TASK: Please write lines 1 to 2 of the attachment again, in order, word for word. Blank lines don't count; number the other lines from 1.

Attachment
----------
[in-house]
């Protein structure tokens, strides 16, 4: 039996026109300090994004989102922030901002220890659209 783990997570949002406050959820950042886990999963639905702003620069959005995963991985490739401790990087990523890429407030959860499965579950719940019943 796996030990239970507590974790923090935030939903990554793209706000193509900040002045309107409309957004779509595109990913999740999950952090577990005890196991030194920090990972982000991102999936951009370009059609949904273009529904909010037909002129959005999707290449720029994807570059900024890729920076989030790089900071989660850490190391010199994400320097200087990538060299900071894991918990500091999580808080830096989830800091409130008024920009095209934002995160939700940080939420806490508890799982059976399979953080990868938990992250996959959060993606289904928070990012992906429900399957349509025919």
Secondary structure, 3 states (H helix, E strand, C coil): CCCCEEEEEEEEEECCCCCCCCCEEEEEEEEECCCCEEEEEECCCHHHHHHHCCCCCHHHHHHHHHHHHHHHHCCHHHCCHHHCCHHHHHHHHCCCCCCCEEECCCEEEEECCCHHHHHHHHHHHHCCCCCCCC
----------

[in-house]
């Protein structure tokens, strides 16, 4: 039996026109300090994004989102922030901002220890659209 783990997570949002406050959820950042886990999963639905702003620069959005995963991985490739401790990087990523890429407030959860499965579950719940019943 796996030990239970507590974790923090935030939903990554793209706000193509900040002045309107409309957004779509595109990913999740999950952090577990005890196991030194920090990972982000991102999936951009370009059609949904273009529904909010037909002129959005999707290449720029994807570059900024890729920076989030790089900071989660850490190391010199994400320097200087990538060299900071894991918990500091999580808080830096989830800091409130008024920009095209934002995160939700940080939420806490508890799982059976399979953080990868938990992250996959959060993606289904928070990012992906429900399957349509025919």